Mammal Research

, Volume 64, Issue 2, pp 289–297 | Cite as

Occurrence, abundance, range, and residence patterns of Tursiops truncatus on the coast of Aragua, Venezuela

  • Sergio Cobarrubia-RussoEmail author
  • Guillermo Barreto
  • Enrique Quintero-Torres
  • Alimar Molero-Lizarraga
  • Xianyan Wang
Original Paper


Throughout the distribution of the bottlenose dolphin Tursiops truncatus, the occurrence, abundance, local distribution, and residential patterns are highly variable according to the pressure of the habitat where sighting occurs. In Venezuela, a study has been developed for the first time describing these aspects for the western of Aragua State (central coast of the country). From 2004 to 2008, 100 field surveys (30 km long) were conducted; the daily encounter ratio ranged from 0.79 to 1.11 dolphins/survey (Permanova, P < 0.01); the abundance was 18.70 (± 9.95) dolphins/transect (relative abundance of 0.62 dolphins/km), registering an increase since April 2007 by income of individuals (pseudo-t, P < 0.05). The sightings covered 56.63 km2, 90% of study area. Eighty-six dolphins were photo-identified (identification of new dolphins was constant). Residency analysis was limited to September 2006–August 2007 (continuous sampling); 7 (20.59%) residents (part of a group of 12), 9 (26.47%) occasional visitors (“neighboring group” and “outsiders”), and 18 (52.94%) transients were found. The study area is an open coast with shelter (bay) and prey that houses a resident group (sighted throughout the study) that was occasionally visited by a “neighbor” and occasional groups between October and February, and by transients throughout the year. This resident group inhabits the main bay and the coastal axis, and was associated (~ 75% of sightings) with Stenella frontalis (sighted throughout the year). We point out the importance of the area for both research and conservation due to the presence of dolphins throughout the year.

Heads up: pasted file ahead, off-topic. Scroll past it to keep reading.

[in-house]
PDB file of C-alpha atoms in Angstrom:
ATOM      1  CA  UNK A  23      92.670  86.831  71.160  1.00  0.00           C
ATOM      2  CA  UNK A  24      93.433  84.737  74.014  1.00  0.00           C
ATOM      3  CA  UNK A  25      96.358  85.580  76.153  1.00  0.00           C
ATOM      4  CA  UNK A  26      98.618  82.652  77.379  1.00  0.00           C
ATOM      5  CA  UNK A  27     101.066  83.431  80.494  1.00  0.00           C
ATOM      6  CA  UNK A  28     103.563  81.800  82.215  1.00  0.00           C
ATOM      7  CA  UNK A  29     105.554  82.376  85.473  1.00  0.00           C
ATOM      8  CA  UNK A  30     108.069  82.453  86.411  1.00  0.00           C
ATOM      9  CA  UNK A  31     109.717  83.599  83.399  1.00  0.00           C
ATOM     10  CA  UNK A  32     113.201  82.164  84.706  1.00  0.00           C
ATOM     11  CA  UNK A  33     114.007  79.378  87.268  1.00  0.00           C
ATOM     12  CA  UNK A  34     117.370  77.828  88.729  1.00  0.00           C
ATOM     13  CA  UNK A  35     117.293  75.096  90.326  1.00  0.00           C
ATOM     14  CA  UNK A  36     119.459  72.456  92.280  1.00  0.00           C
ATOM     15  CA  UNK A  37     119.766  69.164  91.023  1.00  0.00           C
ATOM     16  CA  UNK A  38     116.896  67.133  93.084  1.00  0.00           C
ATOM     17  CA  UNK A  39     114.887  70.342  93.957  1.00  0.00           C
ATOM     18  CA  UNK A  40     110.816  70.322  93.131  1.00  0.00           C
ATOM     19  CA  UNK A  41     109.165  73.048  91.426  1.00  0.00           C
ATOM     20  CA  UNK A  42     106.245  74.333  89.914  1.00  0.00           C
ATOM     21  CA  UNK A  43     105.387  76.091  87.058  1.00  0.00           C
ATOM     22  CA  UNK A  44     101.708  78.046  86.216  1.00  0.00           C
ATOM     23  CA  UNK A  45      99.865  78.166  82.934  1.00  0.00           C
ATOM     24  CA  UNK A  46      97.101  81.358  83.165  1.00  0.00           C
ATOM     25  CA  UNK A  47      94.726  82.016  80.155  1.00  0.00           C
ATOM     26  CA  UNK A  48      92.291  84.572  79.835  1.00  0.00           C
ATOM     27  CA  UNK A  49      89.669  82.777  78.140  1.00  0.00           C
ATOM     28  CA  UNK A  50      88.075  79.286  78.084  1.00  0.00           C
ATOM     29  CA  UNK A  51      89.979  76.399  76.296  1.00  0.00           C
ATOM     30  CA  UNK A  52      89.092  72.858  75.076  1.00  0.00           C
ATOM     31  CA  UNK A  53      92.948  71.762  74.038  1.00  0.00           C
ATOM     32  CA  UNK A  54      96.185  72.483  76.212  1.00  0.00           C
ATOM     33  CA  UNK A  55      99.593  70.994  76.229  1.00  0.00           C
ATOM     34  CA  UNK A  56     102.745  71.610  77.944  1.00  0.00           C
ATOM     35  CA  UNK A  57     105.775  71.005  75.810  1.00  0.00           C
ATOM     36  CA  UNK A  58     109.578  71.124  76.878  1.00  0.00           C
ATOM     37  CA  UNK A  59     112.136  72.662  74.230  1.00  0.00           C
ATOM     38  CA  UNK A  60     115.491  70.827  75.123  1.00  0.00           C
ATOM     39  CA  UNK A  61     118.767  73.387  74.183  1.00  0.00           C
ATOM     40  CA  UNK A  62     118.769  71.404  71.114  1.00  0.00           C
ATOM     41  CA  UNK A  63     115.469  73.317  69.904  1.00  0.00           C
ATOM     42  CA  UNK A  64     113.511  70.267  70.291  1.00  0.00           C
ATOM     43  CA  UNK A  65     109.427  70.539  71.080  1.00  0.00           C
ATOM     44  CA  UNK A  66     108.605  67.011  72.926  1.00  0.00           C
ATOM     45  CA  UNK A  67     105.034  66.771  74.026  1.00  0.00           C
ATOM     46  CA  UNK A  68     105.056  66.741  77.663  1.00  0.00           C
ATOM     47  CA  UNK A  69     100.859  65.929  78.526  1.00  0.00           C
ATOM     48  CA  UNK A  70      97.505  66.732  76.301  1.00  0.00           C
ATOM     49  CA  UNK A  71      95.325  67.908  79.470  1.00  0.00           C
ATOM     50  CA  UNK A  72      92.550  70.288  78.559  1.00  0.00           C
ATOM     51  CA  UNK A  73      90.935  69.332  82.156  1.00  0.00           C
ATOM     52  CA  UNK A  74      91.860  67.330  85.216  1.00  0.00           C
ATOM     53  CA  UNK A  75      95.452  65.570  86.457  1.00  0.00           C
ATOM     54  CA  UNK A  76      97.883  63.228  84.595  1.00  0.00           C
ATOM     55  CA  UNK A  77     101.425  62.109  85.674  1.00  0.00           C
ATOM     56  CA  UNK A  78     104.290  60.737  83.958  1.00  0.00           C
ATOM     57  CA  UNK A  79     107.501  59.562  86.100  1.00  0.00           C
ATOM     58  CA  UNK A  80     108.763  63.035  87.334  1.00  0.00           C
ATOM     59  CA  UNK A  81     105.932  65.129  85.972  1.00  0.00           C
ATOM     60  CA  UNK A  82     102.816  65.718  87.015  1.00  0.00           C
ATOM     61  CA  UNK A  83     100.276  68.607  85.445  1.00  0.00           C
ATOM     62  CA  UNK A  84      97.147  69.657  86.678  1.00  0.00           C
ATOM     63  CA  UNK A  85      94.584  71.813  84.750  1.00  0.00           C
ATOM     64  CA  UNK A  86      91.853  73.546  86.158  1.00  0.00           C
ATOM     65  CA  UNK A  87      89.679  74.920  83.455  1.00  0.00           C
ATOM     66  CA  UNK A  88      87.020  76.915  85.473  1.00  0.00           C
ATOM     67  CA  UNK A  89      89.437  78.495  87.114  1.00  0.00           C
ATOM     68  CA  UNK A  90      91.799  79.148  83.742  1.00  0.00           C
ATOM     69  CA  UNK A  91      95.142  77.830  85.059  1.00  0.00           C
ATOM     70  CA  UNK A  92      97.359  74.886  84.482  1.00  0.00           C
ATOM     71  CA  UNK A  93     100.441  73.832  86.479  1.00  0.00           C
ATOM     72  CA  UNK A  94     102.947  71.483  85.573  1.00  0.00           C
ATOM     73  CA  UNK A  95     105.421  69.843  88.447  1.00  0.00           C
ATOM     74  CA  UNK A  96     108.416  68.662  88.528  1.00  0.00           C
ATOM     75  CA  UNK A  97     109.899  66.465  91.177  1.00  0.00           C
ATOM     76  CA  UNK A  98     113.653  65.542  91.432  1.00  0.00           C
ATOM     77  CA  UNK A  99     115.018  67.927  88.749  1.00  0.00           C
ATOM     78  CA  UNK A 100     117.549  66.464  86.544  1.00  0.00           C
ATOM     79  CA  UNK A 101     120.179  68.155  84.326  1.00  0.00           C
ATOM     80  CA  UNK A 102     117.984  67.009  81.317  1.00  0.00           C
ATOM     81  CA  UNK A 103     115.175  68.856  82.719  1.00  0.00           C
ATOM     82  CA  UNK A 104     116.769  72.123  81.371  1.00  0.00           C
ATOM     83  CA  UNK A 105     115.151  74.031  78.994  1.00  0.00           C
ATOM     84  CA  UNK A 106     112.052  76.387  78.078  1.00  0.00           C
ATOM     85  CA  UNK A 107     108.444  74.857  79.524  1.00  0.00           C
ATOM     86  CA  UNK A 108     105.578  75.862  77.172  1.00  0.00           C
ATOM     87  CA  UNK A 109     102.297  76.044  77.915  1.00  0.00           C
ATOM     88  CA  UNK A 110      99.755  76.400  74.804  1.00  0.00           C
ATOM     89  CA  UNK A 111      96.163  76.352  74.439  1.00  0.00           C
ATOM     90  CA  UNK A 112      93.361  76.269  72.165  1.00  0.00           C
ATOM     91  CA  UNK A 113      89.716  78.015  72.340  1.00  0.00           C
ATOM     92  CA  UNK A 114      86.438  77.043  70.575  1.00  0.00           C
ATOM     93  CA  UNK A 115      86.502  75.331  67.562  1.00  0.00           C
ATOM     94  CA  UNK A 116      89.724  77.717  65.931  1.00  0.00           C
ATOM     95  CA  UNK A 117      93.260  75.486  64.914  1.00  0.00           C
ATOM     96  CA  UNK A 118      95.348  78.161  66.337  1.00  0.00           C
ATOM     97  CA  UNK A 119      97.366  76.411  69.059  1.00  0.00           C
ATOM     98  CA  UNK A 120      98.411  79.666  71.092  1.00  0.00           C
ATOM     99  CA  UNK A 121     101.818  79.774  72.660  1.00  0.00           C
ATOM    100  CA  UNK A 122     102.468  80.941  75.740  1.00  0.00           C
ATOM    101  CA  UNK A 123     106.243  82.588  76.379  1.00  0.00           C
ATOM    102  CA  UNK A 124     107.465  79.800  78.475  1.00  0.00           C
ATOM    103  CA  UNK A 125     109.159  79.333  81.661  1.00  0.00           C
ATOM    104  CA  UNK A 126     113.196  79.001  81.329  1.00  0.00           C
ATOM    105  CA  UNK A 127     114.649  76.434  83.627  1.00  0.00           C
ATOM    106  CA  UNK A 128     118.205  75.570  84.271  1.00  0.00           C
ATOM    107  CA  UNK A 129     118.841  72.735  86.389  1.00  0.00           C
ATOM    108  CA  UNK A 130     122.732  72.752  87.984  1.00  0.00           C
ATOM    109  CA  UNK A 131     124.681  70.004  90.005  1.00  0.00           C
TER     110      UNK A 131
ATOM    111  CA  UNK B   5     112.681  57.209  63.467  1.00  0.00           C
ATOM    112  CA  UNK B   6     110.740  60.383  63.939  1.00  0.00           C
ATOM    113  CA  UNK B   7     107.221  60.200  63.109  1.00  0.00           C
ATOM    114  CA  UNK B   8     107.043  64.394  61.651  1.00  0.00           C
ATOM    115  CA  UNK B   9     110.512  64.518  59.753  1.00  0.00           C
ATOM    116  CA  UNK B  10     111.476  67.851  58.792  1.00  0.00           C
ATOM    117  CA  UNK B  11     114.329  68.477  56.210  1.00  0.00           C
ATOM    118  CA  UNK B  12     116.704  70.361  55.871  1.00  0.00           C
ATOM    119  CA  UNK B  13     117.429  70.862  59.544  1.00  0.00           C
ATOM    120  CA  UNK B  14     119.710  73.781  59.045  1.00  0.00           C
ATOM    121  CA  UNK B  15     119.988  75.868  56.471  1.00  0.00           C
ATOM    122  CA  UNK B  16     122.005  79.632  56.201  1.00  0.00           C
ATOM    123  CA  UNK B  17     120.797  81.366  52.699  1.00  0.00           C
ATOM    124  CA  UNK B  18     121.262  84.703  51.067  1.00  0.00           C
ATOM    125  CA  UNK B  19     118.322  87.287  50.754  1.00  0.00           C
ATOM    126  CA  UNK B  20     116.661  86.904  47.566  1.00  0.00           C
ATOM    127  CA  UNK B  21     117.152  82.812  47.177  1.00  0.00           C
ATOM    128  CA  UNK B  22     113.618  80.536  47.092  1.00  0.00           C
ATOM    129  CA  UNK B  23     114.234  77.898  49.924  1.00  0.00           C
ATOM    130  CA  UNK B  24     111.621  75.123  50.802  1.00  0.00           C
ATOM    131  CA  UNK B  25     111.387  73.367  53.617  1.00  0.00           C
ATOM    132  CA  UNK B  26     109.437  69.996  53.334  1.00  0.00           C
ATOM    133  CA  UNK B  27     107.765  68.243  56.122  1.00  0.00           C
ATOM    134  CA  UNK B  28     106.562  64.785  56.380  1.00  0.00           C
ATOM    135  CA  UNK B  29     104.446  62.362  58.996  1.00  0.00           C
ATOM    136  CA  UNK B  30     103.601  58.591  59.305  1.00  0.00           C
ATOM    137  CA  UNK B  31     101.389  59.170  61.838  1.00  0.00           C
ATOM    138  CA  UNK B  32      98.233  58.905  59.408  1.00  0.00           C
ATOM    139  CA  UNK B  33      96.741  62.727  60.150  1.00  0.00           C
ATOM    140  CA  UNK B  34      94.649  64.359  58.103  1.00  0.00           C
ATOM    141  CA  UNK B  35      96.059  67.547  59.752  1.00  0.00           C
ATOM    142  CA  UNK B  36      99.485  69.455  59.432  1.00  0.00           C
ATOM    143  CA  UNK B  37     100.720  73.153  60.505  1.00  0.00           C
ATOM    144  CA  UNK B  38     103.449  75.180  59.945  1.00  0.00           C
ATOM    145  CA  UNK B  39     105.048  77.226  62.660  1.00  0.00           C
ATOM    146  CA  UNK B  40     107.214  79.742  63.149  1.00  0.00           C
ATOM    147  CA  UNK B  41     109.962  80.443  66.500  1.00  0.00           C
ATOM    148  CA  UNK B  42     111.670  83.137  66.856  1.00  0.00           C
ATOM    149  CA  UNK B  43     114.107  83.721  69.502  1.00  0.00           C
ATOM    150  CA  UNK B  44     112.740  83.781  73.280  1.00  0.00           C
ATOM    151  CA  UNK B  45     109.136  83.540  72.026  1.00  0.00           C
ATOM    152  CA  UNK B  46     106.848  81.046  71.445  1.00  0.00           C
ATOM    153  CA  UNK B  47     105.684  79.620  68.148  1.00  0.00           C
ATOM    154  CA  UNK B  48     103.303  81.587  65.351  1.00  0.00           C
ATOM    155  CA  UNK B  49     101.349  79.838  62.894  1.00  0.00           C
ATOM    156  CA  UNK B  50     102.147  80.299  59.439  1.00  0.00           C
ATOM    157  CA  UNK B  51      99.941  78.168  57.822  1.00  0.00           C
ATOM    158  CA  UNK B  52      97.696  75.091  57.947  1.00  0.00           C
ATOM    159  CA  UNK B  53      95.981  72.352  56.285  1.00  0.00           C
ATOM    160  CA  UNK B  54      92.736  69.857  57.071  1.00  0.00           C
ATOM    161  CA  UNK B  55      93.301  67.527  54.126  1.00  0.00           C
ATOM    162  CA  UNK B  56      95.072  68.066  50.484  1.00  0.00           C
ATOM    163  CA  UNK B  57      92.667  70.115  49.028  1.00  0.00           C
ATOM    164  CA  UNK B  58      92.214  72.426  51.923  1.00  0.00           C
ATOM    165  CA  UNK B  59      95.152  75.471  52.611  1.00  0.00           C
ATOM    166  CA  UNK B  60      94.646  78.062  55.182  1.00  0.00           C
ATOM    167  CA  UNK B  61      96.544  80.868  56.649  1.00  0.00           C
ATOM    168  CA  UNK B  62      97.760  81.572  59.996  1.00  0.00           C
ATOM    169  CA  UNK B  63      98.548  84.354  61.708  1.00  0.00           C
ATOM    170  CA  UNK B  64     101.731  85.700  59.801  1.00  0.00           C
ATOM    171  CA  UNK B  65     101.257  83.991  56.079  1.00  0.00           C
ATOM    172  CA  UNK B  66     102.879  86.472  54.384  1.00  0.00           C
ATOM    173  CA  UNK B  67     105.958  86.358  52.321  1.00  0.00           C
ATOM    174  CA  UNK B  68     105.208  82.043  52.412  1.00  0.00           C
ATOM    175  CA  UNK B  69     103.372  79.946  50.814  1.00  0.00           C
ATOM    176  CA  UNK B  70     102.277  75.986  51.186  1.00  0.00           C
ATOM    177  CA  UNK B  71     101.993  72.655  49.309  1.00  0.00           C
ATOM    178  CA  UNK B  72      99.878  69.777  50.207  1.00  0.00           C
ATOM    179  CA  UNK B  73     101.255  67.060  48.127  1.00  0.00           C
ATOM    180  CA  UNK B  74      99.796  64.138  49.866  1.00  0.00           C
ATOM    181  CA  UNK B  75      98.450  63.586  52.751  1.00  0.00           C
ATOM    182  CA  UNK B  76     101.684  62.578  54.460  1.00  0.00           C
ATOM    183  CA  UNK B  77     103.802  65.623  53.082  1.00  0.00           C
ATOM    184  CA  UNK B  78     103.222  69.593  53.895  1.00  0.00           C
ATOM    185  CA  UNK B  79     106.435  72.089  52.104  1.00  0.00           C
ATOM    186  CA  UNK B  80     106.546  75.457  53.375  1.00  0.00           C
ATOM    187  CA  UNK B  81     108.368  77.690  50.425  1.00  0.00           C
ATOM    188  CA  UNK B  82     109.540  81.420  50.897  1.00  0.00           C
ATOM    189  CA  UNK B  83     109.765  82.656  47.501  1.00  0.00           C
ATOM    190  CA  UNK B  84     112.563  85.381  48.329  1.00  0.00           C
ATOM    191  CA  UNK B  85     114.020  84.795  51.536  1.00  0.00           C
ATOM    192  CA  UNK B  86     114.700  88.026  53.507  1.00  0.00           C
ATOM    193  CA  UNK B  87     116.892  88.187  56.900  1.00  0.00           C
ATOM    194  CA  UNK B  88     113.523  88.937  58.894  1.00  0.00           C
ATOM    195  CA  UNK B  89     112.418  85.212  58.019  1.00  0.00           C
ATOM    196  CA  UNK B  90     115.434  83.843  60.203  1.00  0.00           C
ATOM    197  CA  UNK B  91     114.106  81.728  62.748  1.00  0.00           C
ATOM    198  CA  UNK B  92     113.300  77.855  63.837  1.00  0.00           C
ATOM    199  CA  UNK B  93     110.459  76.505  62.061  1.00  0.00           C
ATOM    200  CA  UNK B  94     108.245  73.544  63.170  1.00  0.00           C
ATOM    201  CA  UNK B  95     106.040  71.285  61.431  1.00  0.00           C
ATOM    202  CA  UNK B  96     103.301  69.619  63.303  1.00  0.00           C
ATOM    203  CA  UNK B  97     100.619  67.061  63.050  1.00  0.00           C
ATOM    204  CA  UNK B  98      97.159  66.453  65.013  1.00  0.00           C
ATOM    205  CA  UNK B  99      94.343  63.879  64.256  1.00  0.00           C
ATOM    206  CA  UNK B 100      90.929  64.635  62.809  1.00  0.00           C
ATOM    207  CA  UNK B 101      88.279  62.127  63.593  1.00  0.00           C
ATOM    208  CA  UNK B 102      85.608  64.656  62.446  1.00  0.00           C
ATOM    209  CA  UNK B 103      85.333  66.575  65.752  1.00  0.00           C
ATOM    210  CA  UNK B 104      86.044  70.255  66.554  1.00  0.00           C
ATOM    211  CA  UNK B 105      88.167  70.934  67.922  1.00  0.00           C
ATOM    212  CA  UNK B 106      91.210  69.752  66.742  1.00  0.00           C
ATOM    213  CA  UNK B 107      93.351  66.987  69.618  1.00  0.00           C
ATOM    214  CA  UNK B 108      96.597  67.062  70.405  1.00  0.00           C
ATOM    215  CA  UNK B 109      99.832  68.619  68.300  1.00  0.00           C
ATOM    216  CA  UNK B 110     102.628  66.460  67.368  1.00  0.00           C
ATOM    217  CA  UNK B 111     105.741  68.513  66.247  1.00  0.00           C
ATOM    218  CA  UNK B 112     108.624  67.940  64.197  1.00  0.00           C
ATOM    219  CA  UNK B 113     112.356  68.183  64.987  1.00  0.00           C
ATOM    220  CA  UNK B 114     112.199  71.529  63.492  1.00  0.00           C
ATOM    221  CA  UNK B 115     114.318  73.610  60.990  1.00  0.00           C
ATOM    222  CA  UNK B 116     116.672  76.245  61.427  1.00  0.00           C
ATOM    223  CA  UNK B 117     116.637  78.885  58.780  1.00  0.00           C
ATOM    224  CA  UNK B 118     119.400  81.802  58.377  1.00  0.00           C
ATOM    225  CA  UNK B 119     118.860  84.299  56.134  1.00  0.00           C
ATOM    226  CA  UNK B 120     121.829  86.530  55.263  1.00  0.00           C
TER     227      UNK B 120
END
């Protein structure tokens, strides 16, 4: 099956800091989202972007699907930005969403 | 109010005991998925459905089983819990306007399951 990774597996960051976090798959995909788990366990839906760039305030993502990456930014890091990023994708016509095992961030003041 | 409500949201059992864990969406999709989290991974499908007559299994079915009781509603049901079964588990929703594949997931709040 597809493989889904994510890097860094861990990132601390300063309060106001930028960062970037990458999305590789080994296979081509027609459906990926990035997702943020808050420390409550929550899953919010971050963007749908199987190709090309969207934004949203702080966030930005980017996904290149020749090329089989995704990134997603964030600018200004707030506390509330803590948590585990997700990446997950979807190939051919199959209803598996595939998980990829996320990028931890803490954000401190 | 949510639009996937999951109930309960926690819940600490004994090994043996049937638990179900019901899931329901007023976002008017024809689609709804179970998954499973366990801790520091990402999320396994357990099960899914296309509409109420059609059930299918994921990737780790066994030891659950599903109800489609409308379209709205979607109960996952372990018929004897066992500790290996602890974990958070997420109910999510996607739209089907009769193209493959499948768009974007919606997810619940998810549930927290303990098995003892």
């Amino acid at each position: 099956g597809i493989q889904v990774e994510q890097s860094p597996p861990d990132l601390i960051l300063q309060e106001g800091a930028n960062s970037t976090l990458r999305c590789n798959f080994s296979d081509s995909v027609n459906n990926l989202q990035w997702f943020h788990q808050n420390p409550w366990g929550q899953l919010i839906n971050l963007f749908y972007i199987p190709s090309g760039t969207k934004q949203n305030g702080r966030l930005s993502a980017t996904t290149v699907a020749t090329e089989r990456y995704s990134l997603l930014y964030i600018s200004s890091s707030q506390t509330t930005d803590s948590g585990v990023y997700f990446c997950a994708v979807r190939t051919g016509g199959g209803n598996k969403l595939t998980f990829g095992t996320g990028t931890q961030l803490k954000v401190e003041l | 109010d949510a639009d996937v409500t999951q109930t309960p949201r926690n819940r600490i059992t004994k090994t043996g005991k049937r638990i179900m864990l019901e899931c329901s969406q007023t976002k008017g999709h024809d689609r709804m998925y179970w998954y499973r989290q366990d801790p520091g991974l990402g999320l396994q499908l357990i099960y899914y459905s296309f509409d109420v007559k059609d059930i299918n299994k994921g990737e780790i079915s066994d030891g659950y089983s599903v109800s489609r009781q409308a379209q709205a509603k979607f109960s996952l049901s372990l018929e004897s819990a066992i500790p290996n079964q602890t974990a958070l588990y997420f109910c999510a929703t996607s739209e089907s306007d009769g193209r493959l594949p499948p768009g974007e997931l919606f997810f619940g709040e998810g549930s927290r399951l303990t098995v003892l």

Tursiops truncatus Photo-identification Occurrence Abundance Range Residence Venezuela 



We are grateful to the fisherman Nelson Barrios for his great help at sea. We are grateful to Mr. William Rossiter and the Cetacean Society International.


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Copyright information

© Mammal Research Institute, Polish Academy of Sciences, Białowieża, Poland 2018

Authors and Affiliations

  • Sergio Cobarrubia-Russo
    • 1
    • 2
    Email author
  • Guillermo Barreto
    • 2
  • Enrique Quintero-Torres
    • 1
  • Alimar Molero-Lizarraga
    • 3
  • Xianyan Wang
    • 4
  1. 1.Laboratorio de Ecología Acuática, Centro de EcologíaInstituto Venezolano de Investigaciones CientíficasCaracasVenezuela
  2. 2.Departamento de Biología de Organismos, Laboratorio de Manejo y Conservación de Fauna SilvestreUniversidad Simón BolívarCaracasVenezuela
  3. 3.Unidad de Diversidad BiológicaInstituto Venezolano de Investigaciones Científicas IVICCaracasVenezuela
  4. 4.Laboratory of Marine Biology and Ecology, Third Institute of OceanographyState Oceanic AdministrationXiamenPeople’s Republic of China

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